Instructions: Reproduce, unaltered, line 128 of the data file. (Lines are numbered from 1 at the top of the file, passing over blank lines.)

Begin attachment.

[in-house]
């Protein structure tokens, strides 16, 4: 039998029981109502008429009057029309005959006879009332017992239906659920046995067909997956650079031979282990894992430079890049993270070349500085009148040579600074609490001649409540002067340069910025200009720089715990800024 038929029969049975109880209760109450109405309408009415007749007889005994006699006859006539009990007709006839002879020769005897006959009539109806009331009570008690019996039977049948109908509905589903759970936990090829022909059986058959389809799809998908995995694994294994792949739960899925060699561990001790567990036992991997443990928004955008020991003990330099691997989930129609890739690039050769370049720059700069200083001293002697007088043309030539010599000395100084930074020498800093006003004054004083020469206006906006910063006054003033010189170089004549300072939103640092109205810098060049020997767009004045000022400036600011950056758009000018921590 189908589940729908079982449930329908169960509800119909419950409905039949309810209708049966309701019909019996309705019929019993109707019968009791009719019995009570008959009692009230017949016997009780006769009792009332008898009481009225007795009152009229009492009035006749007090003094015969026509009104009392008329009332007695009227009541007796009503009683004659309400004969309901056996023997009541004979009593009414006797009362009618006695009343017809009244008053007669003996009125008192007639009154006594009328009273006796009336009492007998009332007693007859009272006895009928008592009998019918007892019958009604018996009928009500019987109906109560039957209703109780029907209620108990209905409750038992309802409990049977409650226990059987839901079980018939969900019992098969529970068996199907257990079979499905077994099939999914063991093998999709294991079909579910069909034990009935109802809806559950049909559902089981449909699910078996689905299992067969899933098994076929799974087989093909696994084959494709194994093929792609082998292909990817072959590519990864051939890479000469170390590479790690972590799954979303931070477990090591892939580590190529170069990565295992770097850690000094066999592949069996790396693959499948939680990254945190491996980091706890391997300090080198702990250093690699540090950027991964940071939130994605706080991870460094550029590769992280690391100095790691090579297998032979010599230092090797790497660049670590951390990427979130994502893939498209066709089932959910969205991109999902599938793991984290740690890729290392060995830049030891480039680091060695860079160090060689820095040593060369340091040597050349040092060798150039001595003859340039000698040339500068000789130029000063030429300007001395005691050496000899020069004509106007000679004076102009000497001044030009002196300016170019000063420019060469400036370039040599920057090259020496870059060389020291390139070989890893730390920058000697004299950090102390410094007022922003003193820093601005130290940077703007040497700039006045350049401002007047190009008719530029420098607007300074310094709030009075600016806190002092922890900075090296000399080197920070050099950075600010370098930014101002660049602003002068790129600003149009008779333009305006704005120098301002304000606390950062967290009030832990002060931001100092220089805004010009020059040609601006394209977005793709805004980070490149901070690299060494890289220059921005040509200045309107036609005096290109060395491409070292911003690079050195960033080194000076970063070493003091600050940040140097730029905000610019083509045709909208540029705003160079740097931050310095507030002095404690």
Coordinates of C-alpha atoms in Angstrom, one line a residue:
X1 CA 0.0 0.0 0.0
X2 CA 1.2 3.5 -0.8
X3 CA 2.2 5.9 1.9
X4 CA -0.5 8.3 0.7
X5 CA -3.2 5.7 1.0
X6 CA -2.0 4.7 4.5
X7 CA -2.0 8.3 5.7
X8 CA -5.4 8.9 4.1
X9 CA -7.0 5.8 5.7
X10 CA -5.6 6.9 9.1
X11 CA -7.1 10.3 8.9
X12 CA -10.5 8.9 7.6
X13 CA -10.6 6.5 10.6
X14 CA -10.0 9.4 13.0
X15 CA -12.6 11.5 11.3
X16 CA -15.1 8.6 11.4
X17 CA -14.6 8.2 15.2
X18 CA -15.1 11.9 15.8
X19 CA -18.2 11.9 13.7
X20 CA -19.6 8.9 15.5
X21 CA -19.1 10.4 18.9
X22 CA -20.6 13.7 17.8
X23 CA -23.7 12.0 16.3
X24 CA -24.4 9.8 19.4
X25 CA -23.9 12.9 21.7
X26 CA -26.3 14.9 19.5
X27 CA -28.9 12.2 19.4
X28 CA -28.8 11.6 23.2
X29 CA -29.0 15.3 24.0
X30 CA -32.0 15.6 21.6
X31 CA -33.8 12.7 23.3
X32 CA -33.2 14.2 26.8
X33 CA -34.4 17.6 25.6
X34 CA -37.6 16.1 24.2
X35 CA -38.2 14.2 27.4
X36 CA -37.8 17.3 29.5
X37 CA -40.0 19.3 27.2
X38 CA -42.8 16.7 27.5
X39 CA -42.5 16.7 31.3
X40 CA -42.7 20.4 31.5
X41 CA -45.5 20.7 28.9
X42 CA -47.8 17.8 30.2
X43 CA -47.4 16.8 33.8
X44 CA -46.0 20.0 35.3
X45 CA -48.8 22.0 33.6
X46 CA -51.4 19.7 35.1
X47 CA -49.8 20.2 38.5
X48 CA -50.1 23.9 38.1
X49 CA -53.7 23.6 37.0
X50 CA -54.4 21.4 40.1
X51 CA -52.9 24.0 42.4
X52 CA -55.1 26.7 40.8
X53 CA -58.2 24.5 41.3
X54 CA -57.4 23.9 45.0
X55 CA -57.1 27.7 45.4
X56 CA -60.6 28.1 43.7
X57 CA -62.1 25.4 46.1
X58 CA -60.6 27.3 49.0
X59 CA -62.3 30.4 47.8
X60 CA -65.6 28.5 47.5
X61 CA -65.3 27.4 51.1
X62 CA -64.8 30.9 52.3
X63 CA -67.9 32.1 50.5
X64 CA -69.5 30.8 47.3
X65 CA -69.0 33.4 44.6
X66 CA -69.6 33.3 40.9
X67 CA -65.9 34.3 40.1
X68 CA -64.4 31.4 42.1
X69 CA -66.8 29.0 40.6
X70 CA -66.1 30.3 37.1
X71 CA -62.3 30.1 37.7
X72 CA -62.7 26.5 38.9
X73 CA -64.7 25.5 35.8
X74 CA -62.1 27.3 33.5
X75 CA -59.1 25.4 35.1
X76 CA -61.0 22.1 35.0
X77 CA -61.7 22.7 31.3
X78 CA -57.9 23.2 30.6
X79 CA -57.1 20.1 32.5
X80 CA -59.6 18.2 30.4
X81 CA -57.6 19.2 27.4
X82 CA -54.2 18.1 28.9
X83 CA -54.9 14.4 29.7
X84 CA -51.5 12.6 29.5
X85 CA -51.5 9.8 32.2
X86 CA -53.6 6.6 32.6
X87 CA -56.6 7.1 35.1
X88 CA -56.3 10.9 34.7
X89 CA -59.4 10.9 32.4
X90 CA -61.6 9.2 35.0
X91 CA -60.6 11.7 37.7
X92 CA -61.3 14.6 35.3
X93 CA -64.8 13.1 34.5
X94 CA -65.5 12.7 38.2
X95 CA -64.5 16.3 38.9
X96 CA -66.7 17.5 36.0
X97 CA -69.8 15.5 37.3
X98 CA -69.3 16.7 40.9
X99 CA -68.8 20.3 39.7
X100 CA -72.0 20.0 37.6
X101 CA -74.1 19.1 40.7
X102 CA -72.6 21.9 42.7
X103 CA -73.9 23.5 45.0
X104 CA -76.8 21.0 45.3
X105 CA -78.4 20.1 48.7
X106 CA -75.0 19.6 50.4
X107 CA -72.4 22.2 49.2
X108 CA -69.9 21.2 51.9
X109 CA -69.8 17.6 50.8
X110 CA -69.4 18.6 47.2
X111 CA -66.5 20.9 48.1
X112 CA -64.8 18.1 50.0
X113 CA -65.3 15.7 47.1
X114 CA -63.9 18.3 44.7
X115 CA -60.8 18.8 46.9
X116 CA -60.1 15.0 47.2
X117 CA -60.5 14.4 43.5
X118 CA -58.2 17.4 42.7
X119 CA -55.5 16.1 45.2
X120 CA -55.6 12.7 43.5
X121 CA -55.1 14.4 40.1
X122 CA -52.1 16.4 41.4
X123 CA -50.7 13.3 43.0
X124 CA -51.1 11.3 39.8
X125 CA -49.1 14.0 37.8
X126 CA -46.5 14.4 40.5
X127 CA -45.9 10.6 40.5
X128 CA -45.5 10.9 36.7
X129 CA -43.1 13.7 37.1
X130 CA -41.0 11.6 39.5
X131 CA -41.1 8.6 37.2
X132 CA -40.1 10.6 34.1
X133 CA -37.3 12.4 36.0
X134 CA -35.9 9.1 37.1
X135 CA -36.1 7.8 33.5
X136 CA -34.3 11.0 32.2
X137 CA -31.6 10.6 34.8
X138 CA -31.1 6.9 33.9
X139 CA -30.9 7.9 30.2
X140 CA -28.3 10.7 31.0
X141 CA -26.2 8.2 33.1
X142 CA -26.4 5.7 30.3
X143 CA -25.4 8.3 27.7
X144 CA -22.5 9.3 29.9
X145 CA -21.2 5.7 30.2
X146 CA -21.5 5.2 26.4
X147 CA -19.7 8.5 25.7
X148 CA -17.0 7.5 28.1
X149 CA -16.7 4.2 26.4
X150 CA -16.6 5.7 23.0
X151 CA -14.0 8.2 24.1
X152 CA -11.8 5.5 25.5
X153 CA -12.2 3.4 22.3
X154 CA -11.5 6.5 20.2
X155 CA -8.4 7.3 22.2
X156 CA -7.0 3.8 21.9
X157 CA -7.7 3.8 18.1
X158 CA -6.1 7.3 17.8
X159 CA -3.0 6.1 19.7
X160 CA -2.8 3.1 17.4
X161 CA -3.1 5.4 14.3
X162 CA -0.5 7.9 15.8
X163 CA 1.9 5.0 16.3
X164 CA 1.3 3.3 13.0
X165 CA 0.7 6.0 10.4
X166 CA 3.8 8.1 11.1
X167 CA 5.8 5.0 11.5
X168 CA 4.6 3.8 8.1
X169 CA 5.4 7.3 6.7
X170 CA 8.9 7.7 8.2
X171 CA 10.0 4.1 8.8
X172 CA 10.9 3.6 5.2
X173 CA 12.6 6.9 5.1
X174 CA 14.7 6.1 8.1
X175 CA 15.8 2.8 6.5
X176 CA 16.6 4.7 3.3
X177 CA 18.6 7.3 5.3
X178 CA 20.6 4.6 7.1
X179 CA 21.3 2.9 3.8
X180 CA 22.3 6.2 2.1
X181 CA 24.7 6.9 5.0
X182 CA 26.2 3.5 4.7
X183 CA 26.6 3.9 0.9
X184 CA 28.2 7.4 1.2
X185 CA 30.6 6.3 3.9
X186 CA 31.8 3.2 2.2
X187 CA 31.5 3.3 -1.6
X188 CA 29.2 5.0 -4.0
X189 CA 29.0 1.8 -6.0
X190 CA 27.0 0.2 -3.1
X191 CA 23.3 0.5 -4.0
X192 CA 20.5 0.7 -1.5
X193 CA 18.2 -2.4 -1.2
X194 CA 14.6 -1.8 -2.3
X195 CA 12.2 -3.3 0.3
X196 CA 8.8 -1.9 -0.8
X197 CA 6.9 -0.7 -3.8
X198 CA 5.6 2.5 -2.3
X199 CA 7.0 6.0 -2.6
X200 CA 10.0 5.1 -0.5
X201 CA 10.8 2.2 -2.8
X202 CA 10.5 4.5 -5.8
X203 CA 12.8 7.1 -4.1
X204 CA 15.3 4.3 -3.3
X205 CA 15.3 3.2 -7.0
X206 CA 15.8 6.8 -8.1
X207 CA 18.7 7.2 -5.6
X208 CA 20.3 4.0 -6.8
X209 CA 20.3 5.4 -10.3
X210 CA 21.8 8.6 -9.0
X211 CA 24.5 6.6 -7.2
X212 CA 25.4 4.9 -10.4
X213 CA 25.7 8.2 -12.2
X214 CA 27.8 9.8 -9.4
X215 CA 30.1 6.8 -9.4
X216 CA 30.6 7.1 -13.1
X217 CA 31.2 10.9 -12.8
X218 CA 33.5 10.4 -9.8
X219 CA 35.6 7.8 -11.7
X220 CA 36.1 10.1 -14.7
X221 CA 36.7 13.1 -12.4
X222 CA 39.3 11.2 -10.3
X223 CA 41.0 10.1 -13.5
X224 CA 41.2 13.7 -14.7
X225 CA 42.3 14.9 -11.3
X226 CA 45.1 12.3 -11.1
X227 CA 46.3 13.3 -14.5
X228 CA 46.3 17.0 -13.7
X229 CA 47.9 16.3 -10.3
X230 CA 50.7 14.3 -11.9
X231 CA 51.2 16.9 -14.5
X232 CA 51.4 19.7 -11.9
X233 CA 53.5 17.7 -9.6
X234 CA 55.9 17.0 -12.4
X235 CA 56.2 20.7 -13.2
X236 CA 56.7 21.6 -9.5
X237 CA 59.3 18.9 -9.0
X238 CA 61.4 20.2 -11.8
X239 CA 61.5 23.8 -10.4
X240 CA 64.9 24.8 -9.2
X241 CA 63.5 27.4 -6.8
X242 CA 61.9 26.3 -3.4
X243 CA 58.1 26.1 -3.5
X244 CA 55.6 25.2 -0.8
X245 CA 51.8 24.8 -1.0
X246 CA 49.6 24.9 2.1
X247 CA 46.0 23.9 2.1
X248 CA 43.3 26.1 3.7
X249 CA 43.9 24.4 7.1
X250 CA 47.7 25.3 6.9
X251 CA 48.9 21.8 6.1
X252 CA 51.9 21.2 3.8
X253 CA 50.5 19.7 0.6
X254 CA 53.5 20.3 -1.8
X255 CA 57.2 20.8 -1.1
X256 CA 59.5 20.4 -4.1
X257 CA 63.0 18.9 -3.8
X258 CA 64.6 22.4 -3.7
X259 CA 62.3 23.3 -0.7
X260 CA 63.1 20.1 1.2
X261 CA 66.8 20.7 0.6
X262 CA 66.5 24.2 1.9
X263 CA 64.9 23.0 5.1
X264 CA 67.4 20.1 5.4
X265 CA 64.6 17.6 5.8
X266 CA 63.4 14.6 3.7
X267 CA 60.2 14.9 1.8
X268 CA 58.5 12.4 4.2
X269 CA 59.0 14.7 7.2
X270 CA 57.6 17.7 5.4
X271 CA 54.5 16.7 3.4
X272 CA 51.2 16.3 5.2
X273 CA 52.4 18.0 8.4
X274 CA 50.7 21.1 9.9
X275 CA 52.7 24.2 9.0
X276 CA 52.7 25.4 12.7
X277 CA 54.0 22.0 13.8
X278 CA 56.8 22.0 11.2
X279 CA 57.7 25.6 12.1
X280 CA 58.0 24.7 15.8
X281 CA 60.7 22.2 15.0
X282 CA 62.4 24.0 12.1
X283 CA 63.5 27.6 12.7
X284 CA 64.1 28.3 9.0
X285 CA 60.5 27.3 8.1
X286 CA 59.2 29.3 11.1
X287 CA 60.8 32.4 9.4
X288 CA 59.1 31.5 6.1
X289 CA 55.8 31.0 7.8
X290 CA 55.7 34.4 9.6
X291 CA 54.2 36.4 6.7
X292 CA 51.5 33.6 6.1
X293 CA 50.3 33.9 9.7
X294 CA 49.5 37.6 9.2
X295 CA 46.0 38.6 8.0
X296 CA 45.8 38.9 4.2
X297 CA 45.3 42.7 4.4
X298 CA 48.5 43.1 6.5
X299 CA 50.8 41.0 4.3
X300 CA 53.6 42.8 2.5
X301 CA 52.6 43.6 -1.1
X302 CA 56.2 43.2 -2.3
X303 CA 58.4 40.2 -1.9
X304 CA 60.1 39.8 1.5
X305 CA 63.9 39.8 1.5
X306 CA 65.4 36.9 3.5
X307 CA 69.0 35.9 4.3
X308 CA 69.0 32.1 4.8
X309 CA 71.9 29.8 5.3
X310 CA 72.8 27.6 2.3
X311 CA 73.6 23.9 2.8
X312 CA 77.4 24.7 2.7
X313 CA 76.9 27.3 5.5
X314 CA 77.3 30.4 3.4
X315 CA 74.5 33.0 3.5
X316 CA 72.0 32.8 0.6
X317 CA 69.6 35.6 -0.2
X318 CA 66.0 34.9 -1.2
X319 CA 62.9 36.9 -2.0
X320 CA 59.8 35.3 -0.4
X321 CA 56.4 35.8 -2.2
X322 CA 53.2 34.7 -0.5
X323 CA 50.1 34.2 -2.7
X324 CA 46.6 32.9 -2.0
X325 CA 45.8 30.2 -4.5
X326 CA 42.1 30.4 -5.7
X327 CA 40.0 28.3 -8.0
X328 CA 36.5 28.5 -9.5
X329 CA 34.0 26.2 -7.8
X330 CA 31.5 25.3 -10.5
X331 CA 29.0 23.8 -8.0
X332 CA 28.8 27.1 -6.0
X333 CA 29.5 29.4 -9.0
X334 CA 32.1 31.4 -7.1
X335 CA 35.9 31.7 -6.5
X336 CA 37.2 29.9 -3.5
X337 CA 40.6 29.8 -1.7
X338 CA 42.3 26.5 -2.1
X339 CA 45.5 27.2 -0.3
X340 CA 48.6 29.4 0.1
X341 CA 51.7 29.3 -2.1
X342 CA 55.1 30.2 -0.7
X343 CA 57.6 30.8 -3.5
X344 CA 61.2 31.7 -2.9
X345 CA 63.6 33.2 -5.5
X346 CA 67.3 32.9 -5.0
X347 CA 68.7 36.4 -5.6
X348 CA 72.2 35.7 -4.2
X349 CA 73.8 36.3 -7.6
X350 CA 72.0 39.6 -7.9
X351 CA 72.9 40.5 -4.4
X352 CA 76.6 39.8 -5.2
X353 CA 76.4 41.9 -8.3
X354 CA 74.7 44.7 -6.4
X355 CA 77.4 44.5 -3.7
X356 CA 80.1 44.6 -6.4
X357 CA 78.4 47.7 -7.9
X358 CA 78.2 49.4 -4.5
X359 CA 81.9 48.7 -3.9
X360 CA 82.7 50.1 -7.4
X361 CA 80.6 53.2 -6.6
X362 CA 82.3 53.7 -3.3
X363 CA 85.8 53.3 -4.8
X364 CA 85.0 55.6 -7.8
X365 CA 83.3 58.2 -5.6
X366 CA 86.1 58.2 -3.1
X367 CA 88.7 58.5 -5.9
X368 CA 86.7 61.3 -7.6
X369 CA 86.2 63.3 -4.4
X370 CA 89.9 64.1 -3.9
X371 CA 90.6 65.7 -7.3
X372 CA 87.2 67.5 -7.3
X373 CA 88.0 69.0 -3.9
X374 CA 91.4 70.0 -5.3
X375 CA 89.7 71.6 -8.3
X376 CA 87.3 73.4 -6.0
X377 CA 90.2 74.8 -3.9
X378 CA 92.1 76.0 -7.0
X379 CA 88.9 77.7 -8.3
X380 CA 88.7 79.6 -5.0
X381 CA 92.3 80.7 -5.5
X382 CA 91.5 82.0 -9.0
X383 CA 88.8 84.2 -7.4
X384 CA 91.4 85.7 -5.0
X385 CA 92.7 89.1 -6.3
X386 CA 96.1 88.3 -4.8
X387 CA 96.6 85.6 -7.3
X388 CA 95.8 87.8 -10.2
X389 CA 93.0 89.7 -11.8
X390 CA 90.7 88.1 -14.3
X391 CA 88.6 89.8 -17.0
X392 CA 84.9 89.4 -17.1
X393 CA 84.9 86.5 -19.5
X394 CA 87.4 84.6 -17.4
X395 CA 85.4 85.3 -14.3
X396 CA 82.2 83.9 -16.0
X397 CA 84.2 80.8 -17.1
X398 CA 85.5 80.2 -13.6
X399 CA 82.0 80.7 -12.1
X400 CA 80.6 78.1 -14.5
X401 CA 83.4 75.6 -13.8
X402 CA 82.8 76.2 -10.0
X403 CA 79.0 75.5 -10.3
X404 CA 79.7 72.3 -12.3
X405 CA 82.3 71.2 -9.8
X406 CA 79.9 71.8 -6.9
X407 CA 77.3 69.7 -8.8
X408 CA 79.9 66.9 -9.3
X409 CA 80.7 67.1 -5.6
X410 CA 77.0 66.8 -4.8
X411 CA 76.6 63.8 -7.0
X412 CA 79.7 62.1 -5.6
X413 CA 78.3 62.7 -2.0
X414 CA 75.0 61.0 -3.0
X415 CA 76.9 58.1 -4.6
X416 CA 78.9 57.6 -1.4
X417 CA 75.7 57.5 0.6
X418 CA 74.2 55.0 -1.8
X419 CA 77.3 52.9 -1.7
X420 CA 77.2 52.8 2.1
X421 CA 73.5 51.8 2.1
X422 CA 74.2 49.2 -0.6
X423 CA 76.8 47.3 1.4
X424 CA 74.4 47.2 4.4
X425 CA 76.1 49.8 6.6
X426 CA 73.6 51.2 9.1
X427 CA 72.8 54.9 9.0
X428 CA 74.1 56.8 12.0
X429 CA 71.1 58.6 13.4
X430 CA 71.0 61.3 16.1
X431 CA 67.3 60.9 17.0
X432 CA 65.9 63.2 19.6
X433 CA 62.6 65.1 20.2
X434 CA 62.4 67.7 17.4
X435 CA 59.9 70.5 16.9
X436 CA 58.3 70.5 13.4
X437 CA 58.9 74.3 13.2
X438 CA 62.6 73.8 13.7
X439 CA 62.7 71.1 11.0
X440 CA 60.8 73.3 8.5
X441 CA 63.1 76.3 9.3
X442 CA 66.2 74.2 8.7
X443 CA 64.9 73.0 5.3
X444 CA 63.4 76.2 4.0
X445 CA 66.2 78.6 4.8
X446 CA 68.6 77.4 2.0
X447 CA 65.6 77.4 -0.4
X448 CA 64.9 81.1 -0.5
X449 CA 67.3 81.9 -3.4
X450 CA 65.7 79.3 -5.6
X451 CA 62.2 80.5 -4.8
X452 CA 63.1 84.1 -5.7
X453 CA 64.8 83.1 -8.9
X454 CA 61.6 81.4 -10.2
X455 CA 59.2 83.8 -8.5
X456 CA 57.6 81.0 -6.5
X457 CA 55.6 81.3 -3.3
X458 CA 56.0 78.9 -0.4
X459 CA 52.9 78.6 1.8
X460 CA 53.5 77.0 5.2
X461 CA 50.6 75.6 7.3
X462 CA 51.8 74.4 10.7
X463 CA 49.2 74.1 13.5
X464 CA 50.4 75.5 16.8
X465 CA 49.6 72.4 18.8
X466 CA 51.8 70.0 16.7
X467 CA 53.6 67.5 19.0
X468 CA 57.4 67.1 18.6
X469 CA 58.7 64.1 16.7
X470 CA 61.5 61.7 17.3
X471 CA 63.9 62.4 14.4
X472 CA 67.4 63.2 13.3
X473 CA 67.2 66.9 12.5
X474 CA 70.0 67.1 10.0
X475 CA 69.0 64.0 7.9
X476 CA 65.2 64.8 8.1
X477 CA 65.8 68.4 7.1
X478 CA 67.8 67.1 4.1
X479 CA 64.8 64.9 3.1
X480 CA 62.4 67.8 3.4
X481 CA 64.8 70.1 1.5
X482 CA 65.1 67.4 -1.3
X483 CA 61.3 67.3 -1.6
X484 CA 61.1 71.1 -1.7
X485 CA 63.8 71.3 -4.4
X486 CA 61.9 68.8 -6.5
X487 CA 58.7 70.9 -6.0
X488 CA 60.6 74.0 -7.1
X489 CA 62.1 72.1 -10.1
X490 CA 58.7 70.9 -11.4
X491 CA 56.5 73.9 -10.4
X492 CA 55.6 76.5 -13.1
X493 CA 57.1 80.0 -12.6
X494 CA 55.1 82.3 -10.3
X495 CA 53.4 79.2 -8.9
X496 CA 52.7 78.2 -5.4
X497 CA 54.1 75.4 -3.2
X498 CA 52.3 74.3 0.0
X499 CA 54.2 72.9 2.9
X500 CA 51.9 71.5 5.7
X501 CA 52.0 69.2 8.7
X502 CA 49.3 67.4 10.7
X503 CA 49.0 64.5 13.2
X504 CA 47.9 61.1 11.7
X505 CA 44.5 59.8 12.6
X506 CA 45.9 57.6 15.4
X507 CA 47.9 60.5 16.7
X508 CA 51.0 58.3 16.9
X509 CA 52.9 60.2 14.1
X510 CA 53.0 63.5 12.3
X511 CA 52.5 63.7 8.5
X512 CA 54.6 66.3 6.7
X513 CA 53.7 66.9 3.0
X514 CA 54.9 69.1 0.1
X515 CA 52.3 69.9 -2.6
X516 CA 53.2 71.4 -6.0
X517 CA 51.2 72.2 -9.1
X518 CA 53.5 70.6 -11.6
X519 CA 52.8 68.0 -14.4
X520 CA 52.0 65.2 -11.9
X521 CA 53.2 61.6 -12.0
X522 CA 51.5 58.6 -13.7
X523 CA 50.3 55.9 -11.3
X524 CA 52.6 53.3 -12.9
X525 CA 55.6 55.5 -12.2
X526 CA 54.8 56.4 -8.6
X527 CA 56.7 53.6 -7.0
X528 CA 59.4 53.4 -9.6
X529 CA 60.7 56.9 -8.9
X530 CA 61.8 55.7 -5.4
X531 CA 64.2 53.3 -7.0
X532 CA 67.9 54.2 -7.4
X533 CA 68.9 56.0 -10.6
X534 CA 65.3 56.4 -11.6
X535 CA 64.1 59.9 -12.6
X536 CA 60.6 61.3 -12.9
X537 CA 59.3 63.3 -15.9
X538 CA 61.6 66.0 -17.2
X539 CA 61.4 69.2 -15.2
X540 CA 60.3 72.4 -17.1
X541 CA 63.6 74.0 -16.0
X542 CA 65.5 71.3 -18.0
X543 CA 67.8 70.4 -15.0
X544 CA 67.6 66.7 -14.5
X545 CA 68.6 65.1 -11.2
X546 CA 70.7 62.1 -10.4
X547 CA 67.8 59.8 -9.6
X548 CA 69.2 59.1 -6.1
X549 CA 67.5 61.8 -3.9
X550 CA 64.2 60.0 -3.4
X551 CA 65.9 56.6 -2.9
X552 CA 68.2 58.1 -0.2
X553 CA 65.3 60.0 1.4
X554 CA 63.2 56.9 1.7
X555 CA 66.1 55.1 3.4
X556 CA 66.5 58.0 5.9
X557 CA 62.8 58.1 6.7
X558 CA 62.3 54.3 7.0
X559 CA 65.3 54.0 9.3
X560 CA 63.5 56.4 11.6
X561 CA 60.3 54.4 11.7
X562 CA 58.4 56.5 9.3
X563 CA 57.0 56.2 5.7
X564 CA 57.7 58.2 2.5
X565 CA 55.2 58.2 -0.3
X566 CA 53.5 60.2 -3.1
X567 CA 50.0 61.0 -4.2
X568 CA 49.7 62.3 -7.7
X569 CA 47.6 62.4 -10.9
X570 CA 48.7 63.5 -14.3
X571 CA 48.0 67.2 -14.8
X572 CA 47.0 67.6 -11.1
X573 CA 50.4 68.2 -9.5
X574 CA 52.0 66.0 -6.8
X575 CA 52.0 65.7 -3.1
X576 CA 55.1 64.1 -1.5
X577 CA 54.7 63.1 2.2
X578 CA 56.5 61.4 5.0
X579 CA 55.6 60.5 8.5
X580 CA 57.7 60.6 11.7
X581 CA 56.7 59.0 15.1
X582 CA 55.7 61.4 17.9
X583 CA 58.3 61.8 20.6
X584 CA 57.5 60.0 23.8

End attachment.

X125 CA -49.1 14.0 37.8